A Rosenberg by Any Other Name? Jewish Name-Changing and American Jewish History with Kirsten Fermaglich and Geraldine Gudefin

We're conducting a brief survey of our listeners. Two lucky participants will be selected to receive a $30 Amazon gift card! Thanks in advance for being a thoughtful listener.

What’s in a name? For many American Jews who changed their names in the twentieth century so they would sound “less Jewish,” clearly a lot. In this episode, guest host Geraldine Gudefin welcomes Kirsten Fermaglich to speak about her book A Rosenberg by Any Other Name: A History of Jewish Name Changing in America and the big issues it brings up: Name changing is the butt of many jokes, but it’s a really serious topic that illuminates the history of antisemitism in America and the power of bureaucracy in society. As Kirsten stresses, the way this story has been told is important too. Apocryphal tales about Ellis Island officials changing peoples’ names elide the importance of agency in Jewish history. As her books shows, Jews’ names were not being changed by others, but it was an active choice. Listen in for a fascinating conversation about why names are an important window into understanding American Jewish history and culture, for understanding the history of antisemitism, and for reframing our understanding of Jewish history to see how Jews have had more agency and control over their destiny.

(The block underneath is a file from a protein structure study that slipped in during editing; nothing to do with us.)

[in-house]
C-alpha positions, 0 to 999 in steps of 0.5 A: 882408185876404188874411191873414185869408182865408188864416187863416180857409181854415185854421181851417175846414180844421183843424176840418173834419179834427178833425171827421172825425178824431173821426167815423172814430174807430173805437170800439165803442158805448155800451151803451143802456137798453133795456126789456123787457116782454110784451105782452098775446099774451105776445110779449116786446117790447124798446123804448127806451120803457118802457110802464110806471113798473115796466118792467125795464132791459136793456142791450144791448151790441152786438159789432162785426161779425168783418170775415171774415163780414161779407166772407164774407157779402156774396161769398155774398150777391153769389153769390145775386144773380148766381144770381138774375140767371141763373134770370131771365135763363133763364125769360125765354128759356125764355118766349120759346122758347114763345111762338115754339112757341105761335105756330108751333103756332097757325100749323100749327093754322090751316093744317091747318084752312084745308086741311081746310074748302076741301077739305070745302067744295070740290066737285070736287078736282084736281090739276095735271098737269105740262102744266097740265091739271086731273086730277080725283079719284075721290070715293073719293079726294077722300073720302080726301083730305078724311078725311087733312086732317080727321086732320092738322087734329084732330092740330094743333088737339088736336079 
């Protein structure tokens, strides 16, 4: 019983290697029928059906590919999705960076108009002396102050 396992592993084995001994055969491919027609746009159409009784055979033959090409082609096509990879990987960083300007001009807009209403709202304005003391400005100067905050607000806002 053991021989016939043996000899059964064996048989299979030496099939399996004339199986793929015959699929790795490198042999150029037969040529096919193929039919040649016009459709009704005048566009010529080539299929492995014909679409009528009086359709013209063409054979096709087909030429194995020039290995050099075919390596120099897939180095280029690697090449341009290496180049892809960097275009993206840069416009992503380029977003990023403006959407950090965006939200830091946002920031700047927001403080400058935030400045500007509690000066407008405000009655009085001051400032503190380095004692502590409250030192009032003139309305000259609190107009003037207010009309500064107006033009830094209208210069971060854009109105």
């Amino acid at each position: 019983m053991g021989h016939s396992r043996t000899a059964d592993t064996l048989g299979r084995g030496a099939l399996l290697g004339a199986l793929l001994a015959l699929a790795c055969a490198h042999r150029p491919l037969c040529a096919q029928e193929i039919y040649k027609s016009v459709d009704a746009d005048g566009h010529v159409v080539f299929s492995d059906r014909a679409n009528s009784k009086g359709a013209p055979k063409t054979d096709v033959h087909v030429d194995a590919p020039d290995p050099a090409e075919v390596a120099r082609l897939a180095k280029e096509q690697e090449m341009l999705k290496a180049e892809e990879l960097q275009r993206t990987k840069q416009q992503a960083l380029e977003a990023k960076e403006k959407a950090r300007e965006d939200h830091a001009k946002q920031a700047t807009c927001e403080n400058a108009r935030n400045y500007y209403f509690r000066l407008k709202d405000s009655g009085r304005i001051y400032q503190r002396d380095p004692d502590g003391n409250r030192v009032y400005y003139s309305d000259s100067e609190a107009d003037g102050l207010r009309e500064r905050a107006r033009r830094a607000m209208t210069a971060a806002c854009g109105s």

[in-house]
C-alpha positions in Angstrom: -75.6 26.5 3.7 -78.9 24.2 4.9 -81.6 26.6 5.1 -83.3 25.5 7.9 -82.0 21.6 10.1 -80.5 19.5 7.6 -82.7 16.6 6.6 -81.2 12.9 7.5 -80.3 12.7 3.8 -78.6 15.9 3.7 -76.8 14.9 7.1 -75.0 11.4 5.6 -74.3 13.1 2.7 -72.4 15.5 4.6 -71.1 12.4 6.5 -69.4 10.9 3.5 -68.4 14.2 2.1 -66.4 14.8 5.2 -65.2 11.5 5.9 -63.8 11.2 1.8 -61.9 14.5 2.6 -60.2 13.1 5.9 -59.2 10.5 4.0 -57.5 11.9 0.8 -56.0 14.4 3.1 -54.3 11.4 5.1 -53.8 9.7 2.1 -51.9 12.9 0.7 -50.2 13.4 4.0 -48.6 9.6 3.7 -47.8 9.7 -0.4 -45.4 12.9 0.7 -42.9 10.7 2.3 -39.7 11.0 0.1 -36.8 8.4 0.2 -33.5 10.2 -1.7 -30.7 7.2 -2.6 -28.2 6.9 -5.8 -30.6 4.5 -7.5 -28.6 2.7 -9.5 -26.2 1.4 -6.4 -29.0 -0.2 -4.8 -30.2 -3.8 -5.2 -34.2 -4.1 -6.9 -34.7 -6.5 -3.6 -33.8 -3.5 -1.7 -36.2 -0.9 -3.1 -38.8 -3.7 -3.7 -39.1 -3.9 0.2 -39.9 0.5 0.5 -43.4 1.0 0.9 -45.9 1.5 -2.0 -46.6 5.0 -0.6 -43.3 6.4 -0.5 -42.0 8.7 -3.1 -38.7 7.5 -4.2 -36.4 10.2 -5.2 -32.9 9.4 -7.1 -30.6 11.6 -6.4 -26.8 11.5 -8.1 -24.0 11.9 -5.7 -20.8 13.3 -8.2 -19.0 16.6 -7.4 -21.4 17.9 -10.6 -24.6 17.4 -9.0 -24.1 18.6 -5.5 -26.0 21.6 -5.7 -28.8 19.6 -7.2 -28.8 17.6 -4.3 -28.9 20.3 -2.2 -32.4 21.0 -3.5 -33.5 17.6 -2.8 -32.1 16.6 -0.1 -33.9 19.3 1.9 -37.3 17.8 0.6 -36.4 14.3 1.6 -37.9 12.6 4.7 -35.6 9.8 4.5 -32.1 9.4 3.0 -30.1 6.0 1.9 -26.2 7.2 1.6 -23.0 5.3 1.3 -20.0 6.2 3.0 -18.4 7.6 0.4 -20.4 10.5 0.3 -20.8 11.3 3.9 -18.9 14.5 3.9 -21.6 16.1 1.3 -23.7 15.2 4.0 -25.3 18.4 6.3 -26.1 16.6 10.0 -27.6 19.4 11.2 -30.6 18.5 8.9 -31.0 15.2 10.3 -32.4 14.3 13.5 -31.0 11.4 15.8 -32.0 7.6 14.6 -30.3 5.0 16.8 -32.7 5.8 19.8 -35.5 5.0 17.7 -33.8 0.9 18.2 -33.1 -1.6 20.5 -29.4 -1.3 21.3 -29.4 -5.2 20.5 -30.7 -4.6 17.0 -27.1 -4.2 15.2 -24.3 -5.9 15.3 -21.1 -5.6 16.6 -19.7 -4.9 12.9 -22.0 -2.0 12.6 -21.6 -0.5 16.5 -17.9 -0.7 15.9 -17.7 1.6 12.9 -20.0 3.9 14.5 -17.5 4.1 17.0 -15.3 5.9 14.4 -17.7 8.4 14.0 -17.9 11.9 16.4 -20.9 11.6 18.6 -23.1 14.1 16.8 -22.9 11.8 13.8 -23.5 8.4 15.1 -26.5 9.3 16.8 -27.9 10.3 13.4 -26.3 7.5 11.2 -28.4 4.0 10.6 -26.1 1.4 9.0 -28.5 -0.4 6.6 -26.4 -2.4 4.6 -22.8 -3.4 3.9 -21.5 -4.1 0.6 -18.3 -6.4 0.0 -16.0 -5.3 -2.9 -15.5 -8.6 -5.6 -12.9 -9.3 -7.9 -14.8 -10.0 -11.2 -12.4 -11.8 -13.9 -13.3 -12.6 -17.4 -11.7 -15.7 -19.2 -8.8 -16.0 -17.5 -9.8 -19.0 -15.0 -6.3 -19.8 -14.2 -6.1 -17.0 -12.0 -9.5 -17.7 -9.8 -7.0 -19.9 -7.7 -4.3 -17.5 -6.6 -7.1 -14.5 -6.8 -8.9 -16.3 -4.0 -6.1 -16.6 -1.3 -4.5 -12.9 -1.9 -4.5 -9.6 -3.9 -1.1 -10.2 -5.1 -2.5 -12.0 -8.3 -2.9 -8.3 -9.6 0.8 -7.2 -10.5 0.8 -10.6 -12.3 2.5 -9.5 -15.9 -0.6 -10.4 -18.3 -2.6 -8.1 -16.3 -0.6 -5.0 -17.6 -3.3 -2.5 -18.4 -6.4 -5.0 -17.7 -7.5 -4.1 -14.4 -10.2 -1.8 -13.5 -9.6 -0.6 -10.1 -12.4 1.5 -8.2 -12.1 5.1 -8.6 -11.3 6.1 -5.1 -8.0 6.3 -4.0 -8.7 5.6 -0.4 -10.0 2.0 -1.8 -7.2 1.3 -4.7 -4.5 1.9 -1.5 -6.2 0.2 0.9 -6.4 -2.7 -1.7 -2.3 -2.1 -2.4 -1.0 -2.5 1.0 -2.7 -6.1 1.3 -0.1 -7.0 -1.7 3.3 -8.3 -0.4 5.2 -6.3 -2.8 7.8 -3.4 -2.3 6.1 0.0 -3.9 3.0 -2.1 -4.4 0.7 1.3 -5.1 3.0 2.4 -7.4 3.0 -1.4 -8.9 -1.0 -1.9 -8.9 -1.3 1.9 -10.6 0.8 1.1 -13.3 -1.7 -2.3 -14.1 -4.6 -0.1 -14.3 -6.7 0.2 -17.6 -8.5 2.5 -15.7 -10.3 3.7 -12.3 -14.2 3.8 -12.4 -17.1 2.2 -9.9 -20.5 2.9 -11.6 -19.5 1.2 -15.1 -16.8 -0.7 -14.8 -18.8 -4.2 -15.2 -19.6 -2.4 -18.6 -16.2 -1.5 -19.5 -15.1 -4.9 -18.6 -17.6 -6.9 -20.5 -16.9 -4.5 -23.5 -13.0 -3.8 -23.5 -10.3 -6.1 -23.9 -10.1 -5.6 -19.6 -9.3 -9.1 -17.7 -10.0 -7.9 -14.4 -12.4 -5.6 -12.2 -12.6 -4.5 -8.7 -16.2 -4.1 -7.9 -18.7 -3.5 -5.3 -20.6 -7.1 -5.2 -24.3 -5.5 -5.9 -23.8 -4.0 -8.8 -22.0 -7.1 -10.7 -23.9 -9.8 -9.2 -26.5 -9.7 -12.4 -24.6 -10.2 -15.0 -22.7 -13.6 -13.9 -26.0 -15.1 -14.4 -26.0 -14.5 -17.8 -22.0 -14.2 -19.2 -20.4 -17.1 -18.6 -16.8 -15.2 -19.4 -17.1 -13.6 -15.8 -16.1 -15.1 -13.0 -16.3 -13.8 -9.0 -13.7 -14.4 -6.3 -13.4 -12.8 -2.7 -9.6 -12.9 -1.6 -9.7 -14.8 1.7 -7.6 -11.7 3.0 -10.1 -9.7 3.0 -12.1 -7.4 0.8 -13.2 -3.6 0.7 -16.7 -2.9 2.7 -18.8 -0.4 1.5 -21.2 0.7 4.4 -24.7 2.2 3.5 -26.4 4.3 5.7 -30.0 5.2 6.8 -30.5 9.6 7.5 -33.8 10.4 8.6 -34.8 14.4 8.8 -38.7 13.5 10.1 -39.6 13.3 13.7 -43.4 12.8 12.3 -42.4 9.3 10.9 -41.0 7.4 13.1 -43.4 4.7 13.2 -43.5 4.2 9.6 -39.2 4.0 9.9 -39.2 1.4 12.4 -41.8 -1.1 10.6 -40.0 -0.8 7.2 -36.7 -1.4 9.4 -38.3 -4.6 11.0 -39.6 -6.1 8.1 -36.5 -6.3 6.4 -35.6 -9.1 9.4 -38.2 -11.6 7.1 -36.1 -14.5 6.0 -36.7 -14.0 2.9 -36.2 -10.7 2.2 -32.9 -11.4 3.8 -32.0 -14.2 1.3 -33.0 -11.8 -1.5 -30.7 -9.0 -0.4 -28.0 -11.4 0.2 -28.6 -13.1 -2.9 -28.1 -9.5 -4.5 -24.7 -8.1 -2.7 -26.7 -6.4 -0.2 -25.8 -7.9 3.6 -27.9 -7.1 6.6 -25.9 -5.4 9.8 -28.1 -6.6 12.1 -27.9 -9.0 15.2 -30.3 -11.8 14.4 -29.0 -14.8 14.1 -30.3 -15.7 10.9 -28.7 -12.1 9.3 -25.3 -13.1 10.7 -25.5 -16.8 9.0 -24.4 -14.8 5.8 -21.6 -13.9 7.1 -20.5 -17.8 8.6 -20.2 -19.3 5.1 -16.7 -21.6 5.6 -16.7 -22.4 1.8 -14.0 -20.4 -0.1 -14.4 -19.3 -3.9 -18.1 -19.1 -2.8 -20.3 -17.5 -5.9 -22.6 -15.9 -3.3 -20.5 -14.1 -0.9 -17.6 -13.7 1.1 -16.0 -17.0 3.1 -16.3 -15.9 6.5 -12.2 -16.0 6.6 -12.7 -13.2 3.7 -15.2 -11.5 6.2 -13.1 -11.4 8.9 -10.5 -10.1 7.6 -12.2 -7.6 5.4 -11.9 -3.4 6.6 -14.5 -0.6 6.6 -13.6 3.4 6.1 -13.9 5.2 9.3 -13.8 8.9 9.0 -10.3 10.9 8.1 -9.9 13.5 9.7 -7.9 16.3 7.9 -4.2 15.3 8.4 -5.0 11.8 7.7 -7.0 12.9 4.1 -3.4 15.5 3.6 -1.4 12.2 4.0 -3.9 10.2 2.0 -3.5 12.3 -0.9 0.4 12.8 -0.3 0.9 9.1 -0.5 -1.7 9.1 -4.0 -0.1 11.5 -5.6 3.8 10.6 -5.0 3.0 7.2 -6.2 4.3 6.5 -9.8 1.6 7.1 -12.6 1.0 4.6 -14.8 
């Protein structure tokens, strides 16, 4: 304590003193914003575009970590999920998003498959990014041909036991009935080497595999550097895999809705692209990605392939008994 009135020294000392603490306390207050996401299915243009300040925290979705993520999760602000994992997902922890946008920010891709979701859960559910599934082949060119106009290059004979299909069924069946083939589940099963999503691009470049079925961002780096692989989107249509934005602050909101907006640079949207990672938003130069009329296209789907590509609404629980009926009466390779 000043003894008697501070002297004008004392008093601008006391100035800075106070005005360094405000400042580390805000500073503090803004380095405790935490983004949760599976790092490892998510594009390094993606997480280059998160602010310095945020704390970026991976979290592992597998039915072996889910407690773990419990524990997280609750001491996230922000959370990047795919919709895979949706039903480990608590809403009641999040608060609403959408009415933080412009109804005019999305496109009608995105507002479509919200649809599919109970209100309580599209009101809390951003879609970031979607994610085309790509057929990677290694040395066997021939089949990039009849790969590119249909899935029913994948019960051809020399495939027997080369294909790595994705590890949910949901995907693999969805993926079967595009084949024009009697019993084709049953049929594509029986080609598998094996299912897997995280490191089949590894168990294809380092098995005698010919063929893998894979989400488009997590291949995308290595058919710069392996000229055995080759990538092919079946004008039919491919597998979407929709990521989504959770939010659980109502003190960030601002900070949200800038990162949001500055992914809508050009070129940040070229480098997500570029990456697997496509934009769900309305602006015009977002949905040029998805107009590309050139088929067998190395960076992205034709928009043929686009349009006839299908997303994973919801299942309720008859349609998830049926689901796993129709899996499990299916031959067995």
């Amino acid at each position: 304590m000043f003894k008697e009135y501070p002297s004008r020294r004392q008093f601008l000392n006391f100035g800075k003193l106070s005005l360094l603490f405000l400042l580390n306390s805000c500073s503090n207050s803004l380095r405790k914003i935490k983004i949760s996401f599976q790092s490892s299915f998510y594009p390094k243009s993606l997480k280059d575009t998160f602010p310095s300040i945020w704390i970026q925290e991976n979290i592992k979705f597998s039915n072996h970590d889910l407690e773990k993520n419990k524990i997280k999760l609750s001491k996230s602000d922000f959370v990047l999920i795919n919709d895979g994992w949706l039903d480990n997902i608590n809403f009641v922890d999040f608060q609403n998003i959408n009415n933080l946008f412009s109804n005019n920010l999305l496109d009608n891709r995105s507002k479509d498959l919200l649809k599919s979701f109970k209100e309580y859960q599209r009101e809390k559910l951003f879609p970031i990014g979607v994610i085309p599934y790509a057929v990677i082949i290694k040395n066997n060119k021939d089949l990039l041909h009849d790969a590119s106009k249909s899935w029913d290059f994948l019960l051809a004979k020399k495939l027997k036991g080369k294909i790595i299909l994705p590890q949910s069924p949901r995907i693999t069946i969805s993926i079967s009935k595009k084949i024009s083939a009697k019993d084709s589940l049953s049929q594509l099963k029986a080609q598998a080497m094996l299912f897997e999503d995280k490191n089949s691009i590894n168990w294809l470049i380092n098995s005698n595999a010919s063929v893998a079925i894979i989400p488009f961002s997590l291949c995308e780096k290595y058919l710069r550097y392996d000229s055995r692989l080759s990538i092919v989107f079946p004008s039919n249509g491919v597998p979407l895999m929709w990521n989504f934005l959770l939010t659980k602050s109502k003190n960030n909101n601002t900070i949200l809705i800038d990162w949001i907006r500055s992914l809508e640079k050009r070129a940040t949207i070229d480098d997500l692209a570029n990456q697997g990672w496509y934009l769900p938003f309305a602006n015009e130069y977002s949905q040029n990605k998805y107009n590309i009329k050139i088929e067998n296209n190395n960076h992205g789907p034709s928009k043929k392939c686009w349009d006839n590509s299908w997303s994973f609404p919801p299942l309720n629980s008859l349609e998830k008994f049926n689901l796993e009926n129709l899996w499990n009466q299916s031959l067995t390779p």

Kirsten Fermaglich is an associate professor at Michigan State University’s Department of History. Her book A Rosenberg by Any Other Name, which we’re looking at today, explores the history of name changing in the United States in the twentieth century, and her first book, American Dreams and Nazi Nightmares, looked at secular Jewish intellectuals’ uses of the Holocaust in the early 1960s.

Geraldine Gudefin, who is guest hosting this episode, is a scholar of modern Jewish studies currently teaching at American University. She received her Ph.D. in History from Brandeis University in 2018, and her research is focused on migration, gender, and the intersection of law and religion in French and American Jewish history.

An edited transcript of the conversation will be available shortly.

Leave a Reply

%d bloggers like this: